South Africa

DM168 POLITRIX: ROAD TO LOCAL ELECTIONS

Ekurhuleni looks okay on paper but, in reality, it’s on shaky ground

Ekurhuleni Mayor Mzwandile Masina.(Photo: Gallo Images / Sharon Seretlo)

Revenue is under threat, thanks to Covid-19 and looting, among other things.

First published in the Daily Maverick 168 weekly newspaper.

What was called the East Rand has a reputation as a tough place. For example, in one episode of a long-lost South African Curb Your Enthusiasm-inspired TV comedy series, a white youth asks for mentorship from the main character, a white actor who says he actually wanted someone “previously disadvantaged”. The youth replies in a heavy East Rand accent along the lines of: “I come from Boksburg. Do you know how previously disadvantaged that is?”

If this odd snobbery had any basis, it has long gone. Anyway, one of its cities, Benoni, gave the world Bryan Habana, Grace Mugabe and Charlize Theron. Lately, Ekurhuleni has also been given prominence thanks to its executive mayor, Mzwandile Masina, an outspoken supporter of ex-president Jacob Zuma and of coalition governments.

The coalition government Masina heads in Ekurhuleni with The African Independent Congress (AIC), Pan Africanist Congress (PAC), Patriotic Alliance (PA) and the Independent Ratepayers Association of South Africa (IRASA) has, unlike the Johannesburg coalition arising from the same election, proved stable. Since it comprises the ANC with almost 49%, and other parties contributing at best less than 2%, this is not surprising. None of the small parties could without the coalition hope to wield any influence, and the coalition gives some credence to the idea that a vote for a smaller party is a vote for the ANC.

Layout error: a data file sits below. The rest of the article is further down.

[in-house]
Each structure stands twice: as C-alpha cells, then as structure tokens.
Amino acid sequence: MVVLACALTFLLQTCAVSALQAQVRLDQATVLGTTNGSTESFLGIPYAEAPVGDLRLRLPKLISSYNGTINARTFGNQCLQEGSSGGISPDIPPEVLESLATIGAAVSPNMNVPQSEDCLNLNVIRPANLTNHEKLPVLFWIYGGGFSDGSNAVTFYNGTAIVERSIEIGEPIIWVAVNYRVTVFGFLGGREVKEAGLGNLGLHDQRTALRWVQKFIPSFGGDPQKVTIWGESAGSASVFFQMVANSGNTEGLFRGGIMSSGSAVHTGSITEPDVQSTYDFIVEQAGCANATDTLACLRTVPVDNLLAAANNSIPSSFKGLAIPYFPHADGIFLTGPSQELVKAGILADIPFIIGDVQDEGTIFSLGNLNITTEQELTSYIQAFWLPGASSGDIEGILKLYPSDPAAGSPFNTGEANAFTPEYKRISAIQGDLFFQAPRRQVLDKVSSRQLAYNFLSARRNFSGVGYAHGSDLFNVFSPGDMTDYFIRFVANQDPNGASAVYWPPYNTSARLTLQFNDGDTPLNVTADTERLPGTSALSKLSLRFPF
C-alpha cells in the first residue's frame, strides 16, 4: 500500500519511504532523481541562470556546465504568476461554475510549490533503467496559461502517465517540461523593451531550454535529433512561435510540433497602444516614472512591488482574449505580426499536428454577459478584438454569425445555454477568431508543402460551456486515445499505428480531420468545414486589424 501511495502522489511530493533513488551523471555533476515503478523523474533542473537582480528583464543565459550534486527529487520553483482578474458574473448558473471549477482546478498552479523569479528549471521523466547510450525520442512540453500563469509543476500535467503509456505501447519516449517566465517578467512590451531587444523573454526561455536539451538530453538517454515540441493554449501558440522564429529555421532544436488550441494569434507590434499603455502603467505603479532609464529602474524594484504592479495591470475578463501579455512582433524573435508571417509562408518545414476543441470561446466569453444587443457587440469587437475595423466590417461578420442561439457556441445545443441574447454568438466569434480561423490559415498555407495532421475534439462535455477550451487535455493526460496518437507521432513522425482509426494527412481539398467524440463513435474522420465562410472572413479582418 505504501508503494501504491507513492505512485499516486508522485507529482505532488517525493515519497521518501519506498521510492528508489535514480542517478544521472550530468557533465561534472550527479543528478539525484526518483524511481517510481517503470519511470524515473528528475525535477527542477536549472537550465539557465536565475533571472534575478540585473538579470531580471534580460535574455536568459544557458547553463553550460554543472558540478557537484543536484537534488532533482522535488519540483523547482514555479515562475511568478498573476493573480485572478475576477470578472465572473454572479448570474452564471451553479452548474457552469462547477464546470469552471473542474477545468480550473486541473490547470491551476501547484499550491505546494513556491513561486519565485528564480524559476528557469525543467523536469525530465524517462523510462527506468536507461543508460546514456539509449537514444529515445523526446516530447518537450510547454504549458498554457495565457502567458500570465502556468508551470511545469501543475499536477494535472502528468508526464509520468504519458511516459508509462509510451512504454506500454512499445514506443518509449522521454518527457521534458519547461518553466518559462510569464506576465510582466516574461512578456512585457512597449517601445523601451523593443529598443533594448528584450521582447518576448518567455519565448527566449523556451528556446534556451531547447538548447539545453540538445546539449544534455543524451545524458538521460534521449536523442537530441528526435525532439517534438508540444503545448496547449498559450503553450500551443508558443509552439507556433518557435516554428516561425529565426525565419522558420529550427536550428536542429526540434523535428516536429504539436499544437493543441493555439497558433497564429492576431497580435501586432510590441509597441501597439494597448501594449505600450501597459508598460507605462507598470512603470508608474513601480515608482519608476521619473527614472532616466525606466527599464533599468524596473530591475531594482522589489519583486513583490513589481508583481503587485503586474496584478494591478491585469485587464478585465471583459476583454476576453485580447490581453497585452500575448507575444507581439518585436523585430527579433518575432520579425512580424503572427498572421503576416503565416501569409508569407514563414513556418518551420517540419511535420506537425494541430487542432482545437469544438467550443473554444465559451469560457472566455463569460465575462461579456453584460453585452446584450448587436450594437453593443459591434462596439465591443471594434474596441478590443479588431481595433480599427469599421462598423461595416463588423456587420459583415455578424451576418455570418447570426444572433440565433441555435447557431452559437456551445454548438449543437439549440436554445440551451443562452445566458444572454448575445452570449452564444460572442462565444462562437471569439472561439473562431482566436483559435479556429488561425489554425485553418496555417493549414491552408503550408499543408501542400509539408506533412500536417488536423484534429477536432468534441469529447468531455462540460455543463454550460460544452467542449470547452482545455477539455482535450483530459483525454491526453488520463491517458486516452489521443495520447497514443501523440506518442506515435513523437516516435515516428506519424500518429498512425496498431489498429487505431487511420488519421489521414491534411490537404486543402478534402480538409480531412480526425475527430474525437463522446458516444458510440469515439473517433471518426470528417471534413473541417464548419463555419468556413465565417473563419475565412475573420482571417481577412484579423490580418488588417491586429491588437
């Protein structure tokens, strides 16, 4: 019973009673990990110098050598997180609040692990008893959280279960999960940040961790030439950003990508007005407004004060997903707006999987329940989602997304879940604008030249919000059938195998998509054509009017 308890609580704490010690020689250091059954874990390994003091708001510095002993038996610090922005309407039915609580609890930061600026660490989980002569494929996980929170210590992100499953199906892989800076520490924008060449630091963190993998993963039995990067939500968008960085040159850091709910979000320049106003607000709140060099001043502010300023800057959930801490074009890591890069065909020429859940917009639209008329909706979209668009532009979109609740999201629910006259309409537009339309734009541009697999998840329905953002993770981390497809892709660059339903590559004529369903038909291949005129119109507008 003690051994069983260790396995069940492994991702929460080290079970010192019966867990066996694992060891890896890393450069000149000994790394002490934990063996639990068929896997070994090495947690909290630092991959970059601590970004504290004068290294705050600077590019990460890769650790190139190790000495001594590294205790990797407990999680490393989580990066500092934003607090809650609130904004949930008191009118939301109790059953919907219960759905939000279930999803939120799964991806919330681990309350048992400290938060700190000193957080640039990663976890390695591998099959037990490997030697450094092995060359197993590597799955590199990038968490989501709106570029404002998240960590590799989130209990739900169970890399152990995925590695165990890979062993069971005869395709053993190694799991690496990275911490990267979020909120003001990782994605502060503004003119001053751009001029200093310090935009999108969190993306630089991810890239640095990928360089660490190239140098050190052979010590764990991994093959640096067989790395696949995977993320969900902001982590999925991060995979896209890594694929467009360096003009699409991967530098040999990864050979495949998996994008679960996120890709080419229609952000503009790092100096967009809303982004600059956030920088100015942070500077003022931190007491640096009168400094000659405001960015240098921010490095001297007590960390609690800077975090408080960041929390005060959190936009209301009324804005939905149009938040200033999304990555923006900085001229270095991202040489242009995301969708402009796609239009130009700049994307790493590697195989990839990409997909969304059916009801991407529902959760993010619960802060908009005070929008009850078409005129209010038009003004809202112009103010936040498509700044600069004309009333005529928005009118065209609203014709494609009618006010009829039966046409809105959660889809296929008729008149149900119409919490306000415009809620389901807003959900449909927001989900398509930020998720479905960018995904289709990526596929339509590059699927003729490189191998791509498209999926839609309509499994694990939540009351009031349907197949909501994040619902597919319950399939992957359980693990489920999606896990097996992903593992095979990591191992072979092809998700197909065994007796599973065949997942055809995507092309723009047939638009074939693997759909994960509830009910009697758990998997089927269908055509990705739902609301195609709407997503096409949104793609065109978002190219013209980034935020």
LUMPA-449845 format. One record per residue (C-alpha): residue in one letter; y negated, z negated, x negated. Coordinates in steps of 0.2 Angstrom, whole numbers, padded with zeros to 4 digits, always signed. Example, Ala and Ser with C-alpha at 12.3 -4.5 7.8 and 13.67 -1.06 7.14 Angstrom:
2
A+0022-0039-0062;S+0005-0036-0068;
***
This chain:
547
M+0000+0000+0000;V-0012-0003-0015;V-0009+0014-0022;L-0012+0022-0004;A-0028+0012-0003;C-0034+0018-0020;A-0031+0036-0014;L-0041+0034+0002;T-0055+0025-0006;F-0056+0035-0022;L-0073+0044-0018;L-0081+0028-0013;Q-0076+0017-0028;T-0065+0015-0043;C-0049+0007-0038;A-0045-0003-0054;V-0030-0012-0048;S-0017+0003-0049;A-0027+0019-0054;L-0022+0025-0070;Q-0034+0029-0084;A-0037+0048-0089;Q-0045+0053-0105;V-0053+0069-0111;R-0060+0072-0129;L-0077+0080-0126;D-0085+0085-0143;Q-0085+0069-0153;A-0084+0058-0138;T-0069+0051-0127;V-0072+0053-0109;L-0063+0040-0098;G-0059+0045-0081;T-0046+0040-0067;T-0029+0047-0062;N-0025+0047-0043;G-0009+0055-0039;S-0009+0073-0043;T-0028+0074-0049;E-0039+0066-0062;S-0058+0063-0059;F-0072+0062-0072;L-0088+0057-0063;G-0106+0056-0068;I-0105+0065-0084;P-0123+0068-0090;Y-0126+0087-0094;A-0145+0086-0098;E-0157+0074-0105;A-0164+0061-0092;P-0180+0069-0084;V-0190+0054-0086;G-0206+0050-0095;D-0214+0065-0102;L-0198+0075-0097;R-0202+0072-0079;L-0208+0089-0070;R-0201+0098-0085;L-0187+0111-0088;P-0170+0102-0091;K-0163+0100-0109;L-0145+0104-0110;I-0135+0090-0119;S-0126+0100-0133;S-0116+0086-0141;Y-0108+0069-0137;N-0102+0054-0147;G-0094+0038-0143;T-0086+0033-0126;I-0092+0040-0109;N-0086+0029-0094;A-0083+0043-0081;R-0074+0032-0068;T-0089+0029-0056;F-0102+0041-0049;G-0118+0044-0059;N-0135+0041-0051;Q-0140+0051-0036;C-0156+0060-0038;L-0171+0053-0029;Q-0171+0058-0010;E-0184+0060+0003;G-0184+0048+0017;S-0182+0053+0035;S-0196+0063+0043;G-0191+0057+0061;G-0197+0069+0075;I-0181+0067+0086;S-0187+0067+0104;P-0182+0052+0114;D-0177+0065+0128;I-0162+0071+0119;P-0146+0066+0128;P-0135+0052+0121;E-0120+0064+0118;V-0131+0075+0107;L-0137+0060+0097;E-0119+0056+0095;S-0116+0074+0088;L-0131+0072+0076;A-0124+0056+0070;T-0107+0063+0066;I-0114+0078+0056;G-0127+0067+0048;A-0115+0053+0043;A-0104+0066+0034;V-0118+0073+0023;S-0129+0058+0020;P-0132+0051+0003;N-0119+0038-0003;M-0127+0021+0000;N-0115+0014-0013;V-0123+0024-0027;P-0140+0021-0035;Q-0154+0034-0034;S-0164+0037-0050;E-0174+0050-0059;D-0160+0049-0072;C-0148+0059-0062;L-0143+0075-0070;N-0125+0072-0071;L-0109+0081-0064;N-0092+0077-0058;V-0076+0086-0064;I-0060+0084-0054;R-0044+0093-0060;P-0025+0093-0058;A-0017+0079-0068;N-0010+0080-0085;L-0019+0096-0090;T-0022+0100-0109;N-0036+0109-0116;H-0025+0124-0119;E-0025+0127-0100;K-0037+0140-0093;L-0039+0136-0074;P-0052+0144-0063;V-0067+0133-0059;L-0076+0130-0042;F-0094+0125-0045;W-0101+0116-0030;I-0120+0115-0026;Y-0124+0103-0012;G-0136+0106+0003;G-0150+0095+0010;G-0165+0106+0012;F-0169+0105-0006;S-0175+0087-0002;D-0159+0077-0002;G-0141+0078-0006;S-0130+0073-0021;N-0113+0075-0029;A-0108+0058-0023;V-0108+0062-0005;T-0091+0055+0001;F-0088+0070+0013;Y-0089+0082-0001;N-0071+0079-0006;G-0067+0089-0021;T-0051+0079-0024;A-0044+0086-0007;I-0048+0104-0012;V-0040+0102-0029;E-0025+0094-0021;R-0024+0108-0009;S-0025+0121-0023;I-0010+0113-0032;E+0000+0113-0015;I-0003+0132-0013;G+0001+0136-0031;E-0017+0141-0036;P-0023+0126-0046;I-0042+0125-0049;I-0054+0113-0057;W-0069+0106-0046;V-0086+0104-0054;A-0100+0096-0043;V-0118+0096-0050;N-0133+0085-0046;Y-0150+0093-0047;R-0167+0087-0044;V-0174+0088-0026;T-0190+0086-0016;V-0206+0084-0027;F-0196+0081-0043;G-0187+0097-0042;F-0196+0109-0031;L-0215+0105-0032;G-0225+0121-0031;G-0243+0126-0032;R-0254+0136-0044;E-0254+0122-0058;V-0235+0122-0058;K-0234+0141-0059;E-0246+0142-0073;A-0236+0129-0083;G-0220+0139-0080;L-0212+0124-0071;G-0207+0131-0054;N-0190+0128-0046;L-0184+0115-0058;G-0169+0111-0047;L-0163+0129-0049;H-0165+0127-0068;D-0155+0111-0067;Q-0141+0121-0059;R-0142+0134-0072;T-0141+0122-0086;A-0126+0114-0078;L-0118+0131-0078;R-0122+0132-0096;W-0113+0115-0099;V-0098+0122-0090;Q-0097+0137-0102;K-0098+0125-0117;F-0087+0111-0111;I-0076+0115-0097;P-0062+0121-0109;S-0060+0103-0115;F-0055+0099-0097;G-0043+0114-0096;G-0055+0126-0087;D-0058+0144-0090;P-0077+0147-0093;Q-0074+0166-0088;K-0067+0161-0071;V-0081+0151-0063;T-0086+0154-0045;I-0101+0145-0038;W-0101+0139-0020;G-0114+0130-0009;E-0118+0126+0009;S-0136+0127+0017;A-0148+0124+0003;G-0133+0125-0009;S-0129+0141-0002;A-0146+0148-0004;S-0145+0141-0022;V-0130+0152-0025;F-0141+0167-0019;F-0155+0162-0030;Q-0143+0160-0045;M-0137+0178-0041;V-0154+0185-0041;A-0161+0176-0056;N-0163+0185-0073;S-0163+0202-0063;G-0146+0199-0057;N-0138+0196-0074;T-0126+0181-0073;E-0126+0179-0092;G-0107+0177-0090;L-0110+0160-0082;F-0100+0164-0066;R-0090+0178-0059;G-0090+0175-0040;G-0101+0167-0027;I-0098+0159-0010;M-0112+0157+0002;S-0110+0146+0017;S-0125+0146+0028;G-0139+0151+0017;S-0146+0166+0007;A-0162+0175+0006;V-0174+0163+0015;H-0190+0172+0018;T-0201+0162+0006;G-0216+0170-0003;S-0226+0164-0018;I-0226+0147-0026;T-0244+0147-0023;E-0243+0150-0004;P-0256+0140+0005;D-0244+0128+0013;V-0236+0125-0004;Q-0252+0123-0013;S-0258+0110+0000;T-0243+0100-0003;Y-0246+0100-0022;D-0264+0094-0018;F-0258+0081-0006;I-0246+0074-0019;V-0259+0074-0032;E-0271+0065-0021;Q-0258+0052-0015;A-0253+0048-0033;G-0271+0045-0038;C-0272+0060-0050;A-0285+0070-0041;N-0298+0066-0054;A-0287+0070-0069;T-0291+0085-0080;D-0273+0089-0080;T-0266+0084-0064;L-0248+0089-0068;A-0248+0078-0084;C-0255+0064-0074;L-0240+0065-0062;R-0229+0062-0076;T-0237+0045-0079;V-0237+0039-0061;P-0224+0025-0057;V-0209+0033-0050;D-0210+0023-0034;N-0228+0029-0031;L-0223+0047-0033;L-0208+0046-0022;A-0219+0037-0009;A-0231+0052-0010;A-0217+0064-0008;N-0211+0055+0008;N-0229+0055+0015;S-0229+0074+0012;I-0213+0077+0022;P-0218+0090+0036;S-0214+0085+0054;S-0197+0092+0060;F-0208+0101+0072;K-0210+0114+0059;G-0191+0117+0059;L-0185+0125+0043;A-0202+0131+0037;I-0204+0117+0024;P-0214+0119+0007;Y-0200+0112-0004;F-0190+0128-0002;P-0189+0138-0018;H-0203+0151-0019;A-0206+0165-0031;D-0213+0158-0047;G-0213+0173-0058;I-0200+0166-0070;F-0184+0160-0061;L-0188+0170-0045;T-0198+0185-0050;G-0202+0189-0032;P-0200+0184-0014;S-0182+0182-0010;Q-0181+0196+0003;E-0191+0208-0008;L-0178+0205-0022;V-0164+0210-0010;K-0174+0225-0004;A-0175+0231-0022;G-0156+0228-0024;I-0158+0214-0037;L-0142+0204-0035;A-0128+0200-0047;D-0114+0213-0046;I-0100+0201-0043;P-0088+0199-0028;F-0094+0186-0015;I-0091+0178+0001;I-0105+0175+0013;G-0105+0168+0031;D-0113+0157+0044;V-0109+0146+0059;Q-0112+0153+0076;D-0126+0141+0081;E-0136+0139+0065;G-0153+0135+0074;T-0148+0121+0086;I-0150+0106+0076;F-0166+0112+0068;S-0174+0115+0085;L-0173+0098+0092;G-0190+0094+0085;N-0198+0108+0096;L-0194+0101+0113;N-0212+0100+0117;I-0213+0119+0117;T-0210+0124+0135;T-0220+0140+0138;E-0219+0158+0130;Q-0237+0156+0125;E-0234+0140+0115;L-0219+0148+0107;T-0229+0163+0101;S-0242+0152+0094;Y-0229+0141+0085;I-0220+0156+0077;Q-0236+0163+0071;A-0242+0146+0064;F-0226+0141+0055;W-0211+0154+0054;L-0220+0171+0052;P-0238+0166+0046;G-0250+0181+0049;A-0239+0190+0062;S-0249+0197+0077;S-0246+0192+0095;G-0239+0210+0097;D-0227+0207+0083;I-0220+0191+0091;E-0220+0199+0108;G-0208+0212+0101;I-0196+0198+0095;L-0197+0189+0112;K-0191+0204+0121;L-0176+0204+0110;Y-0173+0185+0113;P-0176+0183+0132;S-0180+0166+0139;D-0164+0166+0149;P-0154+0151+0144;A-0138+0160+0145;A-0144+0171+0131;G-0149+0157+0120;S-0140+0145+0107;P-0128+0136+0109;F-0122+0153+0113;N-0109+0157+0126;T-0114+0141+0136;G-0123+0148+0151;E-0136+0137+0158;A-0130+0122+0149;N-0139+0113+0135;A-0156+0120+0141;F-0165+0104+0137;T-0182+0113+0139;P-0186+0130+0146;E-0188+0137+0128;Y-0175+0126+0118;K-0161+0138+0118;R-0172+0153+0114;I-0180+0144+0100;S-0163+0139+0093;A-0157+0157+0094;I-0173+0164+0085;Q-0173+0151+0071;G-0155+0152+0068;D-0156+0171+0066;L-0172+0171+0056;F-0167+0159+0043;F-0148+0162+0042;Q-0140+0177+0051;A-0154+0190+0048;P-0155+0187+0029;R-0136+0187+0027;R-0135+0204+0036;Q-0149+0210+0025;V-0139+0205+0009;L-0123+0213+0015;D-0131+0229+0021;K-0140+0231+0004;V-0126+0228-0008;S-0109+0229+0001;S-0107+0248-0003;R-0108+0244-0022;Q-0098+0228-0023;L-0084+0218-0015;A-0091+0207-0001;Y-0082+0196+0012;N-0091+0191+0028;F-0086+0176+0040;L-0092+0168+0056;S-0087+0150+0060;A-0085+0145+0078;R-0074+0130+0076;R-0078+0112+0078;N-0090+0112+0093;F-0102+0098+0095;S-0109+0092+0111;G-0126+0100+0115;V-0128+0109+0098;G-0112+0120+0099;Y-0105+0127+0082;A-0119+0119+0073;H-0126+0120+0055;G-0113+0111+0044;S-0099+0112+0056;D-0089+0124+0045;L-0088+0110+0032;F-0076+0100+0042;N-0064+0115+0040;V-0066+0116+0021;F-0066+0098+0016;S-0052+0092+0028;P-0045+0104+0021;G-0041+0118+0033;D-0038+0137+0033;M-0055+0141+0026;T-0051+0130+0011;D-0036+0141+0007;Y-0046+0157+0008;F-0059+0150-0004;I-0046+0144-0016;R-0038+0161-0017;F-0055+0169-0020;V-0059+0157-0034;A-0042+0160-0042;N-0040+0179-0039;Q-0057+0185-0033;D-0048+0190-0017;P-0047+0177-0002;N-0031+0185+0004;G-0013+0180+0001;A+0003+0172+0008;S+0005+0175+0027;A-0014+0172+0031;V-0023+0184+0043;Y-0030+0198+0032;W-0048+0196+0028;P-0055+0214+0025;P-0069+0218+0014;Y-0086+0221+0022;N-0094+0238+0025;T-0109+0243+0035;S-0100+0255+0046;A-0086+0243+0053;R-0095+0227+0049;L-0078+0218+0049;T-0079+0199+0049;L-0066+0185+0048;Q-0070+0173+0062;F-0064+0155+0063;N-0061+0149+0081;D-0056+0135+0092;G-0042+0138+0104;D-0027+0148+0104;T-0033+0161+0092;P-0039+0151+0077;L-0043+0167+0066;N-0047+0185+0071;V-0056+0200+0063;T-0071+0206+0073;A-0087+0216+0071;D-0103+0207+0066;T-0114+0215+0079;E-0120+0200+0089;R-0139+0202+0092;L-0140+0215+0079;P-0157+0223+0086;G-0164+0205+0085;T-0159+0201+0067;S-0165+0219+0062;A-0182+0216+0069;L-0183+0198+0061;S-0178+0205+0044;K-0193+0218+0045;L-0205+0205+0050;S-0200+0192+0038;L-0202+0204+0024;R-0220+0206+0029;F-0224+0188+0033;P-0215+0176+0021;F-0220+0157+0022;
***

Covering what was the East Rand, the municipality of Ekurhuleni is the workshop of SA and one of the three metros in the economically important province of Gauteng along with Johannesburg and Tshwane.

On paper at least, Ekurhuleni is relatively well run. Its financial statements regularly get “unqualified” audits from the Auditor-General (AG) of South Africa, meaning that the financial statements contain no material misstatements, though the AG has made findings on either reporting on targets or noncompliance with legislation, or both.

Problems loom. The biggest hurdle for the municipality in coming years will be the effect of the Covid-19 crisis plus the recent looting, and the effect on municipal revenue. The municipality’s projections of income depend on it being able to collect more of what it bills. In its Medium-Term Revenue and Expenditure Framework budgets for next year and the two subsequent years, the municipality admits that to reach the necessary 90% collection level the city will need to have “more robust credit control measures”. In the 2019/20 year the cash collection rate was 80%, thanks in part to Covid-19 hardship, and it is hard to see how this will be done.

Added to this is the reliance on electricity sales as a driver of municipal revenue, and in this Ekurhuleni is not alone. The city discloses that revenue from selling electricity is budgeted to stay around 42% to 43% of total municipal revenue in the three years from next year to 2023/4. For the same period, property rates are budgeted to stay around the 15% percentage of revenue, while water will hover around 12%, sanitation around 5% and refuse removal around 4%.

Yet this year the increase in the Ekurhuleni electricity tariff is around the 15% allowed by the electricity regulator. The National Energy Regulator of South Africa also raised the cost of municipalities buying electricity from Eskom by 18%. Municipalities have long relied on profits from the sale of electricity to offset income from property taxes, and sharp increases mean consumers use less or rely on illegal connections, and businesses and wealthier consumers resort to generating their own power, leading to even more price increases and lower consumption in a vicious spiral, leaving property taxes as the only other real source of revenue while costs, including wages, continue to rise.  Lower revenue without concomitant cuts in operational spending means less of a surplus to reinvest in capital spending on new assets and renewal of assets such as substations, which means more disruption, loss of supply and lower revenue.